Turned out there was an event called Hellfire 22 at the nearby Bonneville Salt Flats, wherein amateur and semi-pro rocketeers from far and wide would be grouping in the morn to blast their rockets up to two miles into the air. A three-day permission had been obtained from the FAA.

So in the morning Sylvia and I drove down there to check it out.

I hadn’t realized you could just drive any old car out on the fifty-mile-wide and perfectly flat salt flats…but, yeah, you can…although you might not want to crank it up to 120 mph just anywhere, as there are little…flaws…in the surface here and there. So wild to be standing out there. Almost as much fun as being dead, I figured. I mean this is often how the afterlife is depicted. Wham! It’s all white!

We drove in about five miles and found the rocketeers doing their thing. Paradise. I used to worship this stuff as a boy, and then as a father, loved to help Rudy Jr. launch rockets.

And then we made it to Wyoming. Water. Green stuff. Wonderful.

We had campfires and cook fires nearly every night. So fascinating to stare at a fire. It’s that chaos thing again…never exactly repeating, but by no means random. Certain familiar forms…the strange attractors…recurring over and over. Like life itself. Easy to wax philosophical, staring into the flames.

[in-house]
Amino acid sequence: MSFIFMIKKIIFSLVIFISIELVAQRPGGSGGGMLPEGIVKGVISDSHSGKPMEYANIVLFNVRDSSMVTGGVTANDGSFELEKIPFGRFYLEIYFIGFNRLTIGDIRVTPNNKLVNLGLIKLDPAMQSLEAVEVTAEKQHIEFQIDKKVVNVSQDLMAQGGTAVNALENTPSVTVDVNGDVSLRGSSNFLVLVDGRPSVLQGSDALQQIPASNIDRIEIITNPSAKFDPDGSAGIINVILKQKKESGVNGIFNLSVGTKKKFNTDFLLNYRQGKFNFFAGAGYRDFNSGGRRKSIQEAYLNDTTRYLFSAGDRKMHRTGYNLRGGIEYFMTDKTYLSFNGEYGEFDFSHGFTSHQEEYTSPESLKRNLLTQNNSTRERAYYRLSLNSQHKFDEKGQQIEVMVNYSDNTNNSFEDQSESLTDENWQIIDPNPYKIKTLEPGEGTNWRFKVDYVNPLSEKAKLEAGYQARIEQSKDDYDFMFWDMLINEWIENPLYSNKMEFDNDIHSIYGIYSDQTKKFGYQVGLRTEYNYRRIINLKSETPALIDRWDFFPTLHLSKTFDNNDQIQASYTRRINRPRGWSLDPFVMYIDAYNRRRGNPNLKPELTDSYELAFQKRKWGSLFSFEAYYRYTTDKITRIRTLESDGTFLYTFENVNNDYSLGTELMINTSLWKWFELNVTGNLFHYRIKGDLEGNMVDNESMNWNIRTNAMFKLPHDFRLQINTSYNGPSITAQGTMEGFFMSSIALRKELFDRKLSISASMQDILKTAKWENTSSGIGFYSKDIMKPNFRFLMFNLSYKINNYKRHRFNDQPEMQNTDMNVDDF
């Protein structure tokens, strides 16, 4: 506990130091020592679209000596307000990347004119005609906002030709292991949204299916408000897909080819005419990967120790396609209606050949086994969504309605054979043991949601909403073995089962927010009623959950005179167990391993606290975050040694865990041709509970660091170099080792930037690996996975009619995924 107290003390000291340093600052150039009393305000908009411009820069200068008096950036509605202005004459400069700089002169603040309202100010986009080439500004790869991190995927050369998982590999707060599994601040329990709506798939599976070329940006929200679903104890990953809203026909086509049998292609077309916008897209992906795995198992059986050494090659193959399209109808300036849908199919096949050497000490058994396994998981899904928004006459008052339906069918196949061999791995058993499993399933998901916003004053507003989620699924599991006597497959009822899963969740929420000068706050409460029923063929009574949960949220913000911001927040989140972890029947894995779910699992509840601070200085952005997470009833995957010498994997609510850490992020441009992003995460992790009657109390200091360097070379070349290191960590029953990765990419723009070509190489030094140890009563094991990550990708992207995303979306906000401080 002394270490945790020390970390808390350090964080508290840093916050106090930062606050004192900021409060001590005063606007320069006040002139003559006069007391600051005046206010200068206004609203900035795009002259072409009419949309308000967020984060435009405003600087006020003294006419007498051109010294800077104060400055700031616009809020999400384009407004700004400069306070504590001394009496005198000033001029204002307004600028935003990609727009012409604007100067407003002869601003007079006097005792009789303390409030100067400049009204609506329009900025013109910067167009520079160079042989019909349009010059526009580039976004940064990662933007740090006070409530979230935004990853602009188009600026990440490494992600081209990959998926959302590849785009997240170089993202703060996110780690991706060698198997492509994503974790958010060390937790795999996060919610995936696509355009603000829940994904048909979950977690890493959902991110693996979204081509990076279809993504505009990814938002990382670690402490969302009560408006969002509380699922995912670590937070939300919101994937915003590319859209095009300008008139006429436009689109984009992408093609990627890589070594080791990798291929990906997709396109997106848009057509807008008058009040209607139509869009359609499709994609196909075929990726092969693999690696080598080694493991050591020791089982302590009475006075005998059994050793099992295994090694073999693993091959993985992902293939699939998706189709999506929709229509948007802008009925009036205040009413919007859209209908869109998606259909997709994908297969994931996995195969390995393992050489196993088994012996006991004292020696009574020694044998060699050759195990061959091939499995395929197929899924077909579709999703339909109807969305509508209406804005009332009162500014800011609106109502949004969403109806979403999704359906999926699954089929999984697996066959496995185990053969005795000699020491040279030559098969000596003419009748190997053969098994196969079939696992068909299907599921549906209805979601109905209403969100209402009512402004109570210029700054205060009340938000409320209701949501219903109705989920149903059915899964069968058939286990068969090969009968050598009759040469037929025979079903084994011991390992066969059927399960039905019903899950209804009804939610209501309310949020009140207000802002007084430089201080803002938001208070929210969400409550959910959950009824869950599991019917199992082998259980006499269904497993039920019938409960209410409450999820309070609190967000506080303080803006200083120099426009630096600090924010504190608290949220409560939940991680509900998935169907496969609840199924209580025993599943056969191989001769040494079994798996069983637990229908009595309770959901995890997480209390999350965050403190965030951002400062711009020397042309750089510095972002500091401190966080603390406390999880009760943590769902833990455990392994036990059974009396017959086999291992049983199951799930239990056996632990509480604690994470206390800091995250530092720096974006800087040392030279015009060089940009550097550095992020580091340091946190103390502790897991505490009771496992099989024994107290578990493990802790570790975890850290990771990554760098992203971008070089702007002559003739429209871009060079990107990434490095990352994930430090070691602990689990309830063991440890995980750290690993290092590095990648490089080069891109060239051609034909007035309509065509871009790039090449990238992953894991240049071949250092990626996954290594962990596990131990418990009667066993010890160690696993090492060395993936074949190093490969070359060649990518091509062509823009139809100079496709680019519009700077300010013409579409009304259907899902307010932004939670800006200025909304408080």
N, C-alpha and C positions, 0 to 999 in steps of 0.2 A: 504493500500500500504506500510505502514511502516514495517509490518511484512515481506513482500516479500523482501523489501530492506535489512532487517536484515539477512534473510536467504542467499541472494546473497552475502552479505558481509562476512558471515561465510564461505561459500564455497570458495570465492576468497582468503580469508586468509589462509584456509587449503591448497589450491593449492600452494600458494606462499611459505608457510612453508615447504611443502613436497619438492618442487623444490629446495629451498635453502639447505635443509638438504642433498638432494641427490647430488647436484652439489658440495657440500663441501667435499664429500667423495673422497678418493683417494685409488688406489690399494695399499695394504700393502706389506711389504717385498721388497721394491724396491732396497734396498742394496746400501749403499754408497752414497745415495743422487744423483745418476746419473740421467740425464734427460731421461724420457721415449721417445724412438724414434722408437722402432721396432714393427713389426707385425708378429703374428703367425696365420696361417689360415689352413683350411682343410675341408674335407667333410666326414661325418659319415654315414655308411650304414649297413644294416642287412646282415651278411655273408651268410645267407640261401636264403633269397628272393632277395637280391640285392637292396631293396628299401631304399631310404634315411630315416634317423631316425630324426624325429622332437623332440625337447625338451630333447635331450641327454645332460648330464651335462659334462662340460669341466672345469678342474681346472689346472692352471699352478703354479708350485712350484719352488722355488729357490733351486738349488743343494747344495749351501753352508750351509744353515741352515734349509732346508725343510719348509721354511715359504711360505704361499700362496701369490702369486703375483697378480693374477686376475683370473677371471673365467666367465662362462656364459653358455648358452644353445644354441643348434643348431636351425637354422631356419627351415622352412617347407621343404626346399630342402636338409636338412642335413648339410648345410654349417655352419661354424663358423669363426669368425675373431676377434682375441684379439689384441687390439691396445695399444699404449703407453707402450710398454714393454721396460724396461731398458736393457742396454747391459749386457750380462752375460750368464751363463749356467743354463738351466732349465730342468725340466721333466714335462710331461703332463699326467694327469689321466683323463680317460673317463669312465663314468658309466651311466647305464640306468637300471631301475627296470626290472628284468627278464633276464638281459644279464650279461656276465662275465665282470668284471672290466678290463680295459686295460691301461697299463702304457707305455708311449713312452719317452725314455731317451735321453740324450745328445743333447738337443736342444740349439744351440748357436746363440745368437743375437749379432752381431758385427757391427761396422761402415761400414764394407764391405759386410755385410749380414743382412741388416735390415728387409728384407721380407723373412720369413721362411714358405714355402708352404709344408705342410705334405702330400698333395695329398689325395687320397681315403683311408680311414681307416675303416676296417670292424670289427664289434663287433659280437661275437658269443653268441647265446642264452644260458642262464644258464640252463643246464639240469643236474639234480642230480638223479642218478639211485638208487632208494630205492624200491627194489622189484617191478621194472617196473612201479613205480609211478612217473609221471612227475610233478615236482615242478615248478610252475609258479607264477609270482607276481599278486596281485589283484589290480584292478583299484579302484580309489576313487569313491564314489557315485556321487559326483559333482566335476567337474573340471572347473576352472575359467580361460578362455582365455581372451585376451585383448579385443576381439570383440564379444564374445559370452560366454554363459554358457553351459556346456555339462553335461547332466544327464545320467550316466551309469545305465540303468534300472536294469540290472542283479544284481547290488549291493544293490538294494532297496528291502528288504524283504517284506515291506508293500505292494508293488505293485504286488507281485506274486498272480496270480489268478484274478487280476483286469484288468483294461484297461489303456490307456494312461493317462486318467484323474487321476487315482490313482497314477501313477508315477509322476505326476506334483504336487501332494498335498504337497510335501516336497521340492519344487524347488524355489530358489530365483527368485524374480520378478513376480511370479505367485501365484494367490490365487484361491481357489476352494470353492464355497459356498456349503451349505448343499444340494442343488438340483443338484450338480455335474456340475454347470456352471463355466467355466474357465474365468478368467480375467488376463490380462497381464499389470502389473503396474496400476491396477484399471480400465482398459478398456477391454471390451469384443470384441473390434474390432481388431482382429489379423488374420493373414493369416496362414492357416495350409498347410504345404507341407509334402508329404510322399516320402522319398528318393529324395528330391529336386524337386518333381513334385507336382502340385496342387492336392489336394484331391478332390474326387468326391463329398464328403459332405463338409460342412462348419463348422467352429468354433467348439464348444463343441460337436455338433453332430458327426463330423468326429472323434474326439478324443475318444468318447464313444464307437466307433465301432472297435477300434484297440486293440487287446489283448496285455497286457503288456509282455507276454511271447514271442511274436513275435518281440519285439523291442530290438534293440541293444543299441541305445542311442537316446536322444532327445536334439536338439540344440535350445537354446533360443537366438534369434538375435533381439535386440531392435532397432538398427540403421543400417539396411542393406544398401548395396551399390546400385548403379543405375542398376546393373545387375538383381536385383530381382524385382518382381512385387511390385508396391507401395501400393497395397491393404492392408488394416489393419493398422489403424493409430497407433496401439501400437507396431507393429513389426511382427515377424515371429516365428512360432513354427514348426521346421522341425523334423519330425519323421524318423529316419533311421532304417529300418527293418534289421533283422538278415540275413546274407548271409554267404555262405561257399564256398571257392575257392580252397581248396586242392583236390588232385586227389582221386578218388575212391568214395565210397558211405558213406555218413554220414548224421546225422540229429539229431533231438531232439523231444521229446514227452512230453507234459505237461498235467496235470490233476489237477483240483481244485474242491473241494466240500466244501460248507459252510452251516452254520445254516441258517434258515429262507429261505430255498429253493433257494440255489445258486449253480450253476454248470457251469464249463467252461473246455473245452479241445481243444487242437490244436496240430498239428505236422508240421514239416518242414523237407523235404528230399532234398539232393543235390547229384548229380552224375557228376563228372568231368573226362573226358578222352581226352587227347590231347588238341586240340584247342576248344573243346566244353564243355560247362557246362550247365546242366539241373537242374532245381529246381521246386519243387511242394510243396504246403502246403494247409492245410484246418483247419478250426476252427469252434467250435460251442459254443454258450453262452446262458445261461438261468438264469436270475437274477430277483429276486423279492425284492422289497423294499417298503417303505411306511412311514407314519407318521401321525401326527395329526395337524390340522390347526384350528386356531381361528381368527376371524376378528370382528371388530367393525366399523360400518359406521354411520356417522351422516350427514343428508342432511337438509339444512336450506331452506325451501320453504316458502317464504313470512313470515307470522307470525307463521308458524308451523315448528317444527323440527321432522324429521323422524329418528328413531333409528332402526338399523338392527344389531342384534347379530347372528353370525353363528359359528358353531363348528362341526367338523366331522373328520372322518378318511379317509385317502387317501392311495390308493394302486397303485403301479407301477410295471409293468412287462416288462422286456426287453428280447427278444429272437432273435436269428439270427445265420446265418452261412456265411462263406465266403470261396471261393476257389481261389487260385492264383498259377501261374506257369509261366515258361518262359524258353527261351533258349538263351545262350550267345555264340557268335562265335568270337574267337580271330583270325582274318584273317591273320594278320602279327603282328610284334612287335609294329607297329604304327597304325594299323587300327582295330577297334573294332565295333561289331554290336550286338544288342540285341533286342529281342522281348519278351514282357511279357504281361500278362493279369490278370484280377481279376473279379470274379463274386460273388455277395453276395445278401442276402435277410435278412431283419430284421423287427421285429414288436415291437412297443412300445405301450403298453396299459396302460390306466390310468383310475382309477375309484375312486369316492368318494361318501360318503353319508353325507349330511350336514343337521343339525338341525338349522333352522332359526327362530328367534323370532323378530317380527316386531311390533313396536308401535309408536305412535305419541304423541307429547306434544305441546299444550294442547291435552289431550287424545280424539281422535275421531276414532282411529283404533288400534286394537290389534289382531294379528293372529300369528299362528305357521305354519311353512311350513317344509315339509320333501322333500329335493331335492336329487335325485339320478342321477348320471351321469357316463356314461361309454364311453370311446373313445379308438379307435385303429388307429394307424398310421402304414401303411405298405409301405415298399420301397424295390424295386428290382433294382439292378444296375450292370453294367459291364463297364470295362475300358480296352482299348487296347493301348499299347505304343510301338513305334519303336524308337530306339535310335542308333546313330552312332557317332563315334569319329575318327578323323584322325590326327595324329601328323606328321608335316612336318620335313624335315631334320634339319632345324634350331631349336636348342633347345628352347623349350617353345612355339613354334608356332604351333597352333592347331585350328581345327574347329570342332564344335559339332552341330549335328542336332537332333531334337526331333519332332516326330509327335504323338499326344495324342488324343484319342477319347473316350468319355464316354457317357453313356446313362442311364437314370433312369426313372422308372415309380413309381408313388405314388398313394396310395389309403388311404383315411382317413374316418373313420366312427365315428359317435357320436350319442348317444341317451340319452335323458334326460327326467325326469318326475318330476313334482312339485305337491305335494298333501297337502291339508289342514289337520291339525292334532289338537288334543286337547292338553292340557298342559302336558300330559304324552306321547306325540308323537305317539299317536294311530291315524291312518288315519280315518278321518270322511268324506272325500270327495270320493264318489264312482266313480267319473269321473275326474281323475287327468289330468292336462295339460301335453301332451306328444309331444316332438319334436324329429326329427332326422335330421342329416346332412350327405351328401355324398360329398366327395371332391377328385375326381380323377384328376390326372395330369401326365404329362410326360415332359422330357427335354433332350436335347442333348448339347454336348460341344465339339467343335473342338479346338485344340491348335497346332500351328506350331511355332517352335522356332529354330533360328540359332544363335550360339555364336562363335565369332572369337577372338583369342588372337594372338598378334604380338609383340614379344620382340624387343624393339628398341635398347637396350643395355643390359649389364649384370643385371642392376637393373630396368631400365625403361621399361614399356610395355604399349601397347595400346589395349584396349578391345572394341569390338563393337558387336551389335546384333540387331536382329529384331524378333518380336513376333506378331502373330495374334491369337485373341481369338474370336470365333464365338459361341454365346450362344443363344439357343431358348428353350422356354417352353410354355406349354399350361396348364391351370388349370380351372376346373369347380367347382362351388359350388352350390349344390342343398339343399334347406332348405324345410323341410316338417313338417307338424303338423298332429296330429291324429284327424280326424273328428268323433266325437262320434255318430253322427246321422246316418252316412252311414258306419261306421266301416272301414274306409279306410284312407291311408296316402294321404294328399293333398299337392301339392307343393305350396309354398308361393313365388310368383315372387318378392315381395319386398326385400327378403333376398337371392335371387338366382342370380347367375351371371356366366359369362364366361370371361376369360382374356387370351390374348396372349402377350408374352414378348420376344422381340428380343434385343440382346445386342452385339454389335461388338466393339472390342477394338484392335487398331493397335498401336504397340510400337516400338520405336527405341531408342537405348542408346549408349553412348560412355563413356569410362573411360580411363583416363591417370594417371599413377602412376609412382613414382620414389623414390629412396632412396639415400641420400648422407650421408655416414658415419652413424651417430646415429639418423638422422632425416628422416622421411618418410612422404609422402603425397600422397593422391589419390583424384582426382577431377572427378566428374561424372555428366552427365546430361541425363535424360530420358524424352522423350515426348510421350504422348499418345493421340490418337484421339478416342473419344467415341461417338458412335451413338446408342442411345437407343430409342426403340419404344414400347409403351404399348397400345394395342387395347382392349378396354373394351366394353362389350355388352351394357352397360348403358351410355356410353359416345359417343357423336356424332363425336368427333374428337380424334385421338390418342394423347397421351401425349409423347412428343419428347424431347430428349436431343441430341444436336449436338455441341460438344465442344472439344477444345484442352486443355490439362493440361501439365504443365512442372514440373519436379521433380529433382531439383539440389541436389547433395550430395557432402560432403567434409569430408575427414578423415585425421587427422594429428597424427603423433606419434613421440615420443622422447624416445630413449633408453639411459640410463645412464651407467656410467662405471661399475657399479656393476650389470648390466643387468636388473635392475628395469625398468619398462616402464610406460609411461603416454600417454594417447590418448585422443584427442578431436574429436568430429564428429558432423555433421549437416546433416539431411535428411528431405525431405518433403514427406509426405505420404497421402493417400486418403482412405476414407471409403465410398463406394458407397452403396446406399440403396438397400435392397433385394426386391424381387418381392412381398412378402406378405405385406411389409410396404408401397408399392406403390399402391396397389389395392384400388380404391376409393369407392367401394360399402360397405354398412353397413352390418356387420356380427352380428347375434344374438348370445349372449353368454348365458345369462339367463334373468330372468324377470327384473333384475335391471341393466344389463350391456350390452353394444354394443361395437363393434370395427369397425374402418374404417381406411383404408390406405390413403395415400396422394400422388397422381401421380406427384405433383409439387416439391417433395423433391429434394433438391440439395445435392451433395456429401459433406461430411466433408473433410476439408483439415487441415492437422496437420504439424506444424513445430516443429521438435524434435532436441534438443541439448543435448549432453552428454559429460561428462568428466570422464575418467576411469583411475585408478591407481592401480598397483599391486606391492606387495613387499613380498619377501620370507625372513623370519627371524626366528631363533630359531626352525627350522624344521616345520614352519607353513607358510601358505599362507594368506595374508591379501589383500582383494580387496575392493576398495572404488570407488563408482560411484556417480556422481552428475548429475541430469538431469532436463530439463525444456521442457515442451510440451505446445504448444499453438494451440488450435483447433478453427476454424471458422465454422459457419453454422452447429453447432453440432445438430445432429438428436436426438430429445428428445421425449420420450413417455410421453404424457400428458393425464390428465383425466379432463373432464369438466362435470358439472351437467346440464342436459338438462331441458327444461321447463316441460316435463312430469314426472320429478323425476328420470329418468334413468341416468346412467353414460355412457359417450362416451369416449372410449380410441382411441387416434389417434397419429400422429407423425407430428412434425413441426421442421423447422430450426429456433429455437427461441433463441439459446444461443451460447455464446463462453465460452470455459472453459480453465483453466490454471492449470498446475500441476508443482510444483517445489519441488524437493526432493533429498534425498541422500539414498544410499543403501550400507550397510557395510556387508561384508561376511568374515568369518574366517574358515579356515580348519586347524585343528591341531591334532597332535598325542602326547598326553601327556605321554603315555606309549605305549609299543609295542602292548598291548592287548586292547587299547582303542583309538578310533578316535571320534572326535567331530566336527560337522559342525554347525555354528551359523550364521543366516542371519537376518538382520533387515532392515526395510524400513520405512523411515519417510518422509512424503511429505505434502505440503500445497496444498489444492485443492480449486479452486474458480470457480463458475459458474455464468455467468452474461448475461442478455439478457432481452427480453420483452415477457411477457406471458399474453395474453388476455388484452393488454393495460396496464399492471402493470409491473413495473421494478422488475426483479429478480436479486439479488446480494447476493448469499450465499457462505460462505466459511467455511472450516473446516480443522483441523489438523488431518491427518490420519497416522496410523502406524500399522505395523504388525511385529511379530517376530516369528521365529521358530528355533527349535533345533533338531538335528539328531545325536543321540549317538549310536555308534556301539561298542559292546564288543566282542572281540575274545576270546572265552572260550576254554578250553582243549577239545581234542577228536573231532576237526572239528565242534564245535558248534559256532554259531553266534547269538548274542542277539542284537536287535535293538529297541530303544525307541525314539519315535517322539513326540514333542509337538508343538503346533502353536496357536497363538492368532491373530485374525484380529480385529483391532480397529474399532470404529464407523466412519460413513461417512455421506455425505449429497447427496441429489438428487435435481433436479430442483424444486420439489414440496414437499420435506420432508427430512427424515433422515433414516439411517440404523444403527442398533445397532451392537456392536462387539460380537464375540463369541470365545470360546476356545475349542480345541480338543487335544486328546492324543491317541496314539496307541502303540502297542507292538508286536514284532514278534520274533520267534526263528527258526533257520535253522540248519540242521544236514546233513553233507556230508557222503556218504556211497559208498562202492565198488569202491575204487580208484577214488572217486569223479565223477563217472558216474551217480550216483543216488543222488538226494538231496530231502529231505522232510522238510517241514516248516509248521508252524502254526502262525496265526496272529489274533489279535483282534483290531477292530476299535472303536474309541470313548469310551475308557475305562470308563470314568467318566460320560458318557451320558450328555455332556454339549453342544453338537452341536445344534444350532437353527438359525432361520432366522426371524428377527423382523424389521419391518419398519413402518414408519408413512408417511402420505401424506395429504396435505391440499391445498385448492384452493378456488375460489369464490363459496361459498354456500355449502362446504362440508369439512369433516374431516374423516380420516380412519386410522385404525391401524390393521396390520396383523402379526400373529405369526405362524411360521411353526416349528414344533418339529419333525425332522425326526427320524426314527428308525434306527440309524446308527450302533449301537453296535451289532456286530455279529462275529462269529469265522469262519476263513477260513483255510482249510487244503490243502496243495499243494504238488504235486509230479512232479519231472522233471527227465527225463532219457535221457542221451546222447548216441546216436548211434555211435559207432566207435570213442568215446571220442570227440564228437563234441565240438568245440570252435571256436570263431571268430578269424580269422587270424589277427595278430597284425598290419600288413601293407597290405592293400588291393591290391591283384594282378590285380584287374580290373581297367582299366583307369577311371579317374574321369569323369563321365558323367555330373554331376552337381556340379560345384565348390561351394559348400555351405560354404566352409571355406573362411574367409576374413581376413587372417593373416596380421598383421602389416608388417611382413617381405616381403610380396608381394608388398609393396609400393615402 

And a really good supply of wood on hand in daughter Isabel’s back yard. She and her husband used to go cut, and then split, the wood, but as middle age draws on they’re dialing that back and…actually buying the wood.

One day we rented a big party boat, the thirteen of us, and cruised around on Fremont lake, which is about twelve miles long. There’s this one spot there I really love, all green, and kind of a campground, but always empty. I was wearing giant “elephant” bell bottoms in this photo, easy to roll up. I got the bell bottoms for a “Summer of Love” dinner we had, celebrating the year 1967. But here I’m in sailor mode, or hermit is what it looks like.

This spot had a tree that was kind of partway into tipping over, but, at least for now, leaning on his/her buddies. Nature just does this stuff and it all works out. Eventually when you really fall down you rot, and that’s cool too.

We stopped in a little cove with a high bulbous rock, and there was a groundswell of support for the notion of mounting the rock. Isabel’s dog Rivers looks especially fine here. Love silhouettes. The 3D / 2D thing.